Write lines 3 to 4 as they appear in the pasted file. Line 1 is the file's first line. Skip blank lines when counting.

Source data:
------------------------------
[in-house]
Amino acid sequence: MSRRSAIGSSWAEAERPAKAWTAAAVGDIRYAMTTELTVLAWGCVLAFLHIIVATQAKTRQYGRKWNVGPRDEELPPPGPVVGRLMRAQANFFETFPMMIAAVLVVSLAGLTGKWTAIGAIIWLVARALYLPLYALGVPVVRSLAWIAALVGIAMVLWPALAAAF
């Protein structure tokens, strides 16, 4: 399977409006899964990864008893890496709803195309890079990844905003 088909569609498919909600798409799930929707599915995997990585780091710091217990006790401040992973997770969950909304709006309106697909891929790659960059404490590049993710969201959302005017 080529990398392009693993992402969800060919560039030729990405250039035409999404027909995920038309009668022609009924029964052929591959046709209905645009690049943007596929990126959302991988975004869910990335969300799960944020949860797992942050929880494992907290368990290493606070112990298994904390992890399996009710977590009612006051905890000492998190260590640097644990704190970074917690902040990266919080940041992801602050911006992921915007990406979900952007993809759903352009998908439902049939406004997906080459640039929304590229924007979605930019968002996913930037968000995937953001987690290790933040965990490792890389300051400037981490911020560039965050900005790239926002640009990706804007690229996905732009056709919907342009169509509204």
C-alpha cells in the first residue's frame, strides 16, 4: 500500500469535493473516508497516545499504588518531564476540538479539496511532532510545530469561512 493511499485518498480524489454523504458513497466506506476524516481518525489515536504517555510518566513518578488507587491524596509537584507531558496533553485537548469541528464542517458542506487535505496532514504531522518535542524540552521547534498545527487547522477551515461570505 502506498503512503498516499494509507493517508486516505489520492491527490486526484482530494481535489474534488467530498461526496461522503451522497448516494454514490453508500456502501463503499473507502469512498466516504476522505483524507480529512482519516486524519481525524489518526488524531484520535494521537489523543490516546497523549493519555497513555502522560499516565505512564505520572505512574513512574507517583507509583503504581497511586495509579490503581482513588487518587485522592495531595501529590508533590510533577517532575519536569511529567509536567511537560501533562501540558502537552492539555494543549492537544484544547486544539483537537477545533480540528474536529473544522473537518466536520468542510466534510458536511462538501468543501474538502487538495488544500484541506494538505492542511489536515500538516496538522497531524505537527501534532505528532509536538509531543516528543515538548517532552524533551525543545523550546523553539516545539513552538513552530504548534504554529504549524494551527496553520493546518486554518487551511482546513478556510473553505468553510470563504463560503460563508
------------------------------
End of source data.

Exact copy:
């Protein structure tokens, strides 16, 4: 399977409006899964990864008893890496709803195309890079990844905003 088909569609498919909600798409799930929707599915995997990585780091710091217990006790401040992973997770969950909304709006309106697909891929790659960059404490590049993710969201959302005017 080529990398392009693993992402969800060919560039030729990405250039035409999404027909995920038309009668022609009924029964052929591959046709209905645009690049943007596929990126959302991988975004869910990335969300799960944020949860797992942050929880494992907290368990290493606070112990298994904390992890399996009710977590009612006051905890000492998190260590640097644990704190970074917690902040990266919080940041992801602050911006992921915007990406979900952007993809759903352009998908439902049939406004997906080459640039929304590229924007979605930019968002996913930037968000995937953001987690290790933040965990490792890389300051400037981490911020560039965050900005790239926002640009990706804007690229996905732009056709919907342009169509509204």
C-alpha cells in the first residue's frame, strides 16, 4: 500500500469535493473516508497516545499504588518531564476540538479539496511532532510545530469561512 493511499485518498480524489454523504458513497466506506476524516481518525489515536504517555510518566513518578488507587491524596509537584507531558496533553485537548469541528464542517458542506487535505496532514504531522518535542524540552521547534498545527487547522477551515461570505 502506498503512503498516499494509507493517508486516505489520492491527490486526484482530494481535489474534488467530498461526496461522503451522497448516494454514490453508500456502501463503499473507502469512498466516504476522505483524507480529512482519516486524519481525524489518526488524531484520535494521537489523543490516546497523549493519555497513555502522560499516565505512564505520572505512574513512574507517583507509583503504581497511586495509579490503581482513588487518587485522592495531595501529590508533590510533577517532575519536569511529567509536567511537560501533562501540558502537552492539555494543549492537544484544547486544539483537537477545533480540528474536529473544522473537518466536520468542510466534510458536511462538501468543501474538502487538495488544500484541506494538505492542511489536515500538516496538522497531524505537527501534532505528532509536538509531543516528543515538548517532552524533551525543545523550546523553539516545539513552538513552530504548534504554529504549524494551527496553520493546518486554518487551511482546513478556510473553505468553510470563504463560503460563508